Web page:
Different Takes: Public Charge Ploy Is Just Another Attempt To Close The Borders; Why Put Public Health Benefits, Safety Net On The Line For Everyone?
Opinion writers weigh in on health care issues for immigrants.
The Wall Street Journal:
The ‘Public-Charge’ Ploy
President Trump in his better moments has said he wants, and the U.S. needs, more legal immigrants. But that’s hard to square with the way his Administration is now trying to curtail legal immigration under the pretext of preventing America from becoming a welfare magnet. The Department of Homeland Security on Monday finalized a rule that ostensibly seeks to enforce and clarify the Immigration and Nationality Act. That law bars immigrants from gaining admission, renewing visas or obtaining green cards if they are “likely at any time to become a public charge.” (8/13)
The Washington Post:
How President Trump’s New Immigration Rule Could Erode The Social Safety Net
What is different about this most recent interpretation of a very old immigration law however, is not just that it enacts a wealth test on potential migrants, but that it does so by placing benefits and support services widely considered critical to public health and human dignity on the line. In closely tying the mere potential for public dependence to moral failure, the Trump administration attacks not only immigrants, but the very legitimacy of the social safety net. (Salonee Bhaman, 8/14)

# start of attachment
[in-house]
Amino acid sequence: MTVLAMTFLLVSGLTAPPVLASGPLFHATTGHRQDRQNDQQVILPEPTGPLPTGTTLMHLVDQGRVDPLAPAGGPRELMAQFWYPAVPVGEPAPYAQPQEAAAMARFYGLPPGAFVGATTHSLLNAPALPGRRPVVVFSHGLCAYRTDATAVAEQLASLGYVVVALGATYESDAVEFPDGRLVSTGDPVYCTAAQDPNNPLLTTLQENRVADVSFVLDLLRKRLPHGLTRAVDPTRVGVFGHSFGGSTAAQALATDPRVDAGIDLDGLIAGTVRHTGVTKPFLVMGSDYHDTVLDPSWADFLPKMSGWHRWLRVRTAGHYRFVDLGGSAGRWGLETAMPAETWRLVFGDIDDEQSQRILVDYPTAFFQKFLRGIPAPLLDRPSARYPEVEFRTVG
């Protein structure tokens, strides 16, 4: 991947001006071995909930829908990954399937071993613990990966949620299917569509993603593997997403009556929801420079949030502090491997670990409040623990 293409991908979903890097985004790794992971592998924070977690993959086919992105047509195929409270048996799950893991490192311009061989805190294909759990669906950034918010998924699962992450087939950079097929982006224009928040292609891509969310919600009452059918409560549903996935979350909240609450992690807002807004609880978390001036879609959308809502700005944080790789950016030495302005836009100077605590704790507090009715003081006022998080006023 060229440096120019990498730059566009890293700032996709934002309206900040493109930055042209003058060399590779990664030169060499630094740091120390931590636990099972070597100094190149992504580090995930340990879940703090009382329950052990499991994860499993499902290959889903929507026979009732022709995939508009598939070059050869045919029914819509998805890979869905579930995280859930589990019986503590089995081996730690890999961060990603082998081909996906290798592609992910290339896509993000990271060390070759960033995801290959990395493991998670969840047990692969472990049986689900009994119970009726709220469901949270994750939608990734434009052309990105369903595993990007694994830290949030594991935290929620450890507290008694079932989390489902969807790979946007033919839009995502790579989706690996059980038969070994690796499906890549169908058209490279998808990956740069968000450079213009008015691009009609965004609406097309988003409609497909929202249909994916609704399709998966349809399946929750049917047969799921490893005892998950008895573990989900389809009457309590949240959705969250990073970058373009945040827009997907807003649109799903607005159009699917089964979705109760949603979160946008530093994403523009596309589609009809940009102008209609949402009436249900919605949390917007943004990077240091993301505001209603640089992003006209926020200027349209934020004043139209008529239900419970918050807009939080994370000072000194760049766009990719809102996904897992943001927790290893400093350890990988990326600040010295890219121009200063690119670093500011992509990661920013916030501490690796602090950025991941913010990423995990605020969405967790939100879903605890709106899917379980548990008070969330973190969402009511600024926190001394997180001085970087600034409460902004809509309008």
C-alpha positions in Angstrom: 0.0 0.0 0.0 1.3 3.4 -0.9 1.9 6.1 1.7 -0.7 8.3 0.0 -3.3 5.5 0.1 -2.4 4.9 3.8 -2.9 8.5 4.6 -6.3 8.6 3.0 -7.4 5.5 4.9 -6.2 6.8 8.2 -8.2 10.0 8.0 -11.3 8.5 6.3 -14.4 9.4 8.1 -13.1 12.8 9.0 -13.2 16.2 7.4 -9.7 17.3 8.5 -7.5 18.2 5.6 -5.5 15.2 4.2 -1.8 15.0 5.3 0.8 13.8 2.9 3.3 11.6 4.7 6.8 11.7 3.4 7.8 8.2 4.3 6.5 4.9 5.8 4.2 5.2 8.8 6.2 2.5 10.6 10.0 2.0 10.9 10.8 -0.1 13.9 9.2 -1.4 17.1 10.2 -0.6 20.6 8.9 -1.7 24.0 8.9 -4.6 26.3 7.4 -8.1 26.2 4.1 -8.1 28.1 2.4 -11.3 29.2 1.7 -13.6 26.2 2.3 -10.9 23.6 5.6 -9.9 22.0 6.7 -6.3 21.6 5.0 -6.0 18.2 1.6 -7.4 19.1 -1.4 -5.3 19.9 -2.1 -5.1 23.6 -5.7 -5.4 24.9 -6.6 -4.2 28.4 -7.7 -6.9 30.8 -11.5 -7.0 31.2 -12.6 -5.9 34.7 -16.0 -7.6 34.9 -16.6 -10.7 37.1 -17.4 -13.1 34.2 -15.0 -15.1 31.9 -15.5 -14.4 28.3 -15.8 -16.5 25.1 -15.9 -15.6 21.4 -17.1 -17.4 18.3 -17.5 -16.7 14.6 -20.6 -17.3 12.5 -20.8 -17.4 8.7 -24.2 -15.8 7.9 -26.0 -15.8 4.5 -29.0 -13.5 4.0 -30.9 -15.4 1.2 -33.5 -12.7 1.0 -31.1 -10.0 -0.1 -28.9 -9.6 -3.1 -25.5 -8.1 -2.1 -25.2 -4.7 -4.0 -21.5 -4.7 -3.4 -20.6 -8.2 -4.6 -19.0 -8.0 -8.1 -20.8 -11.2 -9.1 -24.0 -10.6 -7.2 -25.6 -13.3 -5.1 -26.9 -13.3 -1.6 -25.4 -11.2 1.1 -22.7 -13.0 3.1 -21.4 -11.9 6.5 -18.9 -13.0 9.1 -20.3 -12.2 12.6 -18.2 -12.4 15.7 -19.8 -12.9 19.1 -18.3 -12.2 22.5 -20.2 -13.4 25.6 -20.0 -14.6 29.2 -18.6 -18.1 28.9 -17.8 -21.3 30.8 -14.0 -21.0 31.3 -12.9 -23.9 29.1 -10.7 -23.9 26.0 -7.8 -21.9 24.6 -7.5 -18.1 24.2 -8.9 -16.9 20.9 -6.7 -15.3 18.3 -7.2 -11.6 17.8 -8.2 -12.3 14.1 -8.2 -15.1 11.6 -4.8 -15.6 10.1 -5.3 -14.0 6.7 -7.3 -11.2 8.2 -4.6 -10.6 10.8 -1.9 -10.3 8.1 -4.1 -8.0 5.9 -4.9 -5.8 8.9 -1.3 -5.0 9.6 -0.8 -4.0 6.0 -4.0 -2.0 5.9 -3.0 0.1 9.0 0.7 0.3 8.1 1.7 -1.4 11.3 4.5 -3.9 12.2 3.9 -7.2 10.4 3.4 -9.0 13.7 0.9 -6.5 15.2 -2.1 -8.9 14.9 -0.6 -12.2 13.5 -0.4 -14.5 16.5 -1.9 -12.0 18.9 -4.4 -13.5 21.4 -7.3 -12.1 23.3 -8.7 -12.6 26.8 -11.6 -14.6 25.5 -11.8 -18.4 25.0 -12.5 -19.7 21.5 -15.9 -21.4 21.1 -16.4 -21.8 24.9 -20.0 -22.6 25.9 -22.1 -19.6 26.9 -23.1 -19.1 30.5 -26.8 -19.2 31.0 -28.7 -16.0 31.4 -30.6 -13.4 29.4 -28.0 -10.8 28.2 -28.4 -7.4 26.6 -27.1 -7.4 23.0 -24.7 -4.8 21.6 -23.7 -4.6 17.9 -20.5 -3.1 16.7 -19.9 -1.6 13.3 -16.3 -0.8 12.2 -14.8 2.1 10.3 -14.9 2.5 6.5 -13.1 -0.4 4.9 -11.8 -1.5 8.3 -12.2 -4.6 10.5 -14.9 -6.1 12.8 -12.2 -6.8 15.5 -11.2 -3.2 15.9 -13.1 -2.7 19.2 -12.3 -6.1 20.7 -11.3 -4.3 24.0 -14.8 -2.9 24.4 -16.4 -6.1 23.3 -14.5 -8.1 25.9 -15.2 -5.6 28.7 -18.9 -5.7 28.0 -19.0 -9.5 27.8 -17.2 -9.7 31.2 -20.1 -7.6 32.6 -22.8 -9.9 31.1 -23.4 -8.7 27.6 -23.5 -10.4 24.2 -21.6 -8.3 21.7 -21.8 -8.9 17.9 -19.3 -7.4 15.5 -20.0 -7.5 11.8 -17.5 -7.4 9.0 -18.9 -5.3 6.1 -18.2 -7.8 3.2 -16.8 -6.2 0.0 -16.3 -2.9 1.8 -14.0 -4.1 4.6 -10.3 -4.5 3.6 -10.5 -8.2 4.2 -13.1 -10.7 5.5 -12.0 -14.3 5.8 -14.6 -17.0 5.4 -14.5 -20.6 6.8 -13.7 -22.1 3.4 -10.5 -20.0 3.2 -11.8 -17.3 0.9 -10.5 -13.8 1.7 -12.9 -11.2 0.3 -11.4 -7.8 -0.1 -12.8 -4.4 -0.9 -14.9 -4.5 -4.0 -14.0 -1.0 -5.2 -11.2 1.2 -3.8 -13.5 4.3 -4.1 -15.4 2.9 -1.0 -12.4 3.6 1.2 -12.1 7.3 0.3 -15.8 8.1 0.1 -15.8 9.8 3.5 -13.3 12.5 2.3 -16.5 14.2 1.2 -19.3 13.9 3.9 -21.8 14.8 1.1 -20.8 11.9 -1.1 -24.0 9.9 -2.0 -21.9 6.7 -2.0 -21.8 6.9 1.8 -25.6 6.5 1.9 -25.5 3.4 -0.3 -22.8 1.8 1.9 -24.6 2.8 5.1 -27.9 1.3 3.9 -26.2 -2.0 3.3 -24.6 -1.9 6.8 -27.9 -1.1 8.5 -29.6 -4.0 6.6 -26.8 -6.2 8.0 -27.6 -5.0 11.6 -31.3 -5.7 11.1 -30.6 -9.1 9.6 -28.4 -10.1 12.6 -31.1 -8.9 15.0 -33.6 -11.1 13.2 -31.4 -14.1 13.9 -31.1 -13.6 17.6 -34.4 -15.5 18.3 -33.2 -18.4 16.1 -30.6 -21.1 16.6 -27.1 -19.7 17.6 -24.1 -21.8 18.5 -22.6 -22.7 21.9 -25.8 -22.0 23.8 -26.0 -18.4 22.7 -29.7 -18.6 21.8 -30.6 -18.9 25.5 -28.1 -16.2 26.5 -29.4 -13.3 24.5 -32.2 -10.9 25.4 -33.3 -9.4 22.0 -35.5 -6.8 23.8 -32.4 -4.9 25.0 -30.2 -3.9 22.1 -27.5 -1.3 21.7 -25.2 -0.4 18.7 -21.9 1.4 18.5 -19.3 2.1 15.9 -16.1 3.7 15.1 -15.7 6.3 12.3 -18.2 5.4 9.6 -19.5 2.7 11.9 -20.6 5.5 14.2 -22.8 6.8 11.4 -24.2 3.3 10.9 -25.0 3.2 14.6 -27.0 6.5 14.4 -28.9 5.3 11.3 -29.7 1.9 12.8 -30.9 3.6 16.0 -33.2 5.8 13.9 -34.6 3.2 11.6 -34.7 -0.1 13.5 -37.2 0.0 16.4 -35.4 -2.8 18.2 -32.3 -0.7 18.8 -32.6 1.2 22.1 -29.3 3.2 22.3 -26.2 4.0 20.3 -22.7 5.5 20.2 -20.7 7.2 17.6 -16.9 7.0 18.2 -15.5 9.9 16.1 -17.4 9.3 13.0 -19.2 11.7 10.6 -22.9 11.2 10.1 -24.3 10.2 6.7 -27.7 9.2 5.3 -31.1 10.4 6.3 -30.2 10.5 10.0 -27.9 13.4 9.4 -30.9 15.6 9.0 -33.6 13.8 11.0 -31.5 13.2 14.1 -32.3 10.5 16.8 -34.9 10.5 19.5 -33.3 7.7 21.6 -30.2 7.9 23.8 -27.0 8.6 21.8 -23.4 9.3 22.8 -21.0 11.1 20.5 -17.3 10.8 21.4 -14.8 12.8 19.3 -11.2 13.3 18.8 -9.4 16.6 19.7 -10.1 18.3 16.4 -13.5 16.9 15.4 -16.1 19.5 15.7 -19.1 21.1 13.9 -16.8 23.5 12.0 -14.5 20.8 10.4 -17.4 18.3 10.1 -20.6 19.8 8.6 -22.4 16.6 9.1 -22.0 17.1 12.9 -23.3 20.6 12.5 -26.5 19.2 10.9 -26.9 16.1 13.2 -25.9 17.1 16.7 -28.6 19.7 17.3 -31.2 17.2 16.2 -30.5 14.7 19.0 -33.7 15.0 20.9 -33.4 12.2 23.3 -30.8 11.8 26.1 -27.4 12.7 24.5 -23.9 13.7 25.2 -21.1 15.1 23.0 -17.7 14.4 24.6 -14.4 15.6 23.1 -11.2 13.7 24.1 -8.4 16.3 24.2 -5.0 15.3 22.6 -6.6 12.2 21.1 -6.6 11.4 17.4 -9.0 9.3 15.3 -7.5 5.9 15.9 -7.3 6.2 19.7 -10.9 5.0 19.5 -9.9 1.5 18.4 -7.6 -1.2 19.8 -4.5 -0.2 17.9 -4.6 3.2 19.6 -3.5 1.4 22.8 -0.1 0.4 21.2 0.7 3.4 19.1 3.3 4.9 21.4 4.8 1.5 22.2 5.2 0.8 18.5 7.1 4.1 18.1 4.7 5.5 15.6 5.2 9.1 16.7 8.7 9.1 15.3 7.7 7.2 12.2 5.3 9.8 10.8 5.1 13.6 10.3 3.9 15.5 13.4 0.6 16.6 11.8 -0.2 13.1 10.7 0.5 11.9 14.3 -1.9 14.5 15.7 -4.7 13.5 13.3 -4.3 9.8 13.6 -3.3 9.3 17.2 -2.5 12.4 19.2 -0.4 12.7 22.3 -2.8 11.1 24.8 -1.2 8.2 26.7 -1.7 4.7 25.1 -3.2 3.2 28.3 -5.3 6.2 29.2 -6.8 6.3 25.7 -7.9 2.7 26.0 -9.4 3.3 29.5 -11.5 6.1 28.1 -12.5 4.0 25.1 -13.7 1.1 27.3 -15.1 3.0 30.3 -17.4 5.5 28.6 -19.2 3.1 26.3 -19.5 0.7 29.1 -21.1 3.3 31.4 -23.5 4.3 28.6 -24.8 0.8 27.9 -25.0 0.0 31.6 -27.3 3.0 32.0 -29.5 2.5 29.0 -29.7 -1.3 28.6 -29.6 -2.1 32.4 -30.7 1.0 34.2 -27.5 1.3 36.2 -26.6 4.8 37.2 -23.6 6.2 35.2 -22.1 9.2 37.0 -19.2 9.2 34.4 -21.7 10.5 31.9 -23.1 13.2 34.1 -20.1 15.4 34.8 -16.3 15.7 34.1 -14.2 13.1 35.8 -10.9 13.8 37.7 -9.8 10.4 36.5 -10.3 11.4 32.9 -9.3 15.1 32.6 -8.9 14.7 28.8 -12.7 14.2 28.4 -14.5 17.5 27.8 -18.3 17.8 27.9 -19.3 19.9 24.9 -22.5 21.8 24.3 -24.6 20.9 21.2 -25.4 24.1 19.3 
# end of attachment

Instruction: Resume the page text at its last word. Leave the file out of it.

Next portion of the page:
The CT Mirror:
Make Healthcare Accessible, Not A Hurdle For Immigrants
Barriers to accessing health insurance will increase uninsured rates and worsen health outcomes for the estimated 11 million undocumented immigrants and 22 million noncitizens residing in the United States. While the Affordable Care Act (ACA) expanded coverage to millions of Americans, it left intact the 1996 Personal Responsibility and Work Opportunity Reconciliation Act (PROWRA), which excluded undocumented immigrants from government-funded insurance including Medicaid, Medicare, and Children’s Health Insurance Program (CHIP)). The cost of uninsurance, in both economic and health terms, is immeasurable. (Grace Jin and Howard Forman, 8/14)